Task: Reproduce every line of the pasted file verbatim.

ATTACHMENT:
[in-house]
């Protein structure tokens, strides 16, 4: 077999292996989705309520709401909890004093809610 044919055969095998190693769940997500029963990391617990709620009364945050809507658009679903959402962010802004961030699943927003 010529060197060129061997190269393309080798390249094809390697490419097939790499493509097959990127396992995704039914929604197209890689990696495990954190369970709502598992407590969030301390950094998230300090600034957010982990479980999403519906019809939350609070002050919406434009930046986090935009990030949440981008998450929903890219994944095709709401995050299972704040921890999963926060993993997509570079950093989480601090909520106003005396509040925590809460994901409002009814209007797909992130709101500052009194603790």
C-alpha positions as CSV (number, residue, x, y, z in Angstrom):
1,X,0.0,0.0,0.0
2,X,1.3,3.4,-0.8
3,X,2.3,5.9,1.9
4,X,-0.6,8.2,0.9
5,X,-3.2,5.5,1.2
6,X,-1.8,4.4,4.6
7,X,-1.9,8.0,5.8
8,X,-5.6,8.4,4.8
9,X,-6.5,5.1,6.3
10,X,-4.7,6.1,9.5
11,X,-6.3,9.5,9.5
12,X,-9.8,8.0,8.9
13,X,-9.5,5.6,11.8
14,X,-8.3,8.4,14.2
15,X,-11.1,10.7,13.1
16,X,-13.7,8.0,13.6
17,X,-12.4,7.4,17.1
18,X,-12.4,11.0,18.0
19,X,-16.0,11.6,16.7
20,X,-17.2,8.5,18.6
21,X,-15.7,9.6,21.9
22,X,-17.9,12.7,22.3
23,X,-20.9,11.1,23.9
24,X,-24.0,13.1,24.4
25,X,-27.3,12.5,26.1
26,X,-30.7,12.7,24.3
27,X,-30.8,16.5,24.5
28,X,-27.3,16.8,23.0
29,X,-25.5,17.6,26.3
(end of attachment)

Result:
[in-house]
């Protein structure tokens, strides 16, 4: 077999292996989705309520709401909890004093809610 044919055969095998190693769940997500029963990391617990709620009364945050809507658009679903959402962010802004961030699943927003 010529060197060129061997190269393309080798390249094809390697490419097939790499493509097959990127396992995704039914929604197209890689990696495990954190369970709502598992407590969030301390950094998230300090600034957010982990479980999403519906019809939350609070002050919406434009930046986090935009990030949440981008998450929903890219994944095709709401995050299972704040921890999963926060993993997509570079950093989480601090909520106003005396509040925590809460994901409002009814209007797909992130709101500052009194603790």
C-alpha positions as CSV (number, residue, x, y, z in Angstrom):
1,X,0.0,0.0,0.0
2,X,1.3,3.4,-0.8
3,X,2.3,5.9,1.9
4,X,-0.6,8.2,0.9
5,X,-3.2,5.5,1.2
6,X,-1.8,4.4,4.6
7,X,-1.9,8.0,5.8
8,X,-5.6,8.4,4.8
9,X,-6.5,5.1,6.3
10,X,-4.7,6.1,9.5
11,X,-6.3,9.5,9.5
12,X,-9.8,8.0,8.9
13,X,-9.5,5.6,11.8
14,X,-8.3,8.4,14.2
15,X,-11.1,10.7,13.1
16,X,-13.7,8.0,13.6
17,X,-12.4,7.4,17.1
18,X,-12.4,11.0,18.0
19,X,-16.0,11.6,16.7
20,X,-17.2,8.5,18.6
21,X,-15.7,9.6,21.9
22,X,-17.9,12.7,22.3
23,X,-20.9,11.1,23.9
24,X,-24.0,13.1,24.4
25,X,-27.3,12.5,26.1
26,X,-30.7,12.7,24.3
27,X,-30.8,16.5,24.5
28,X,-27.3,16.8,23.0
29,X,-25.5,17.6,26.3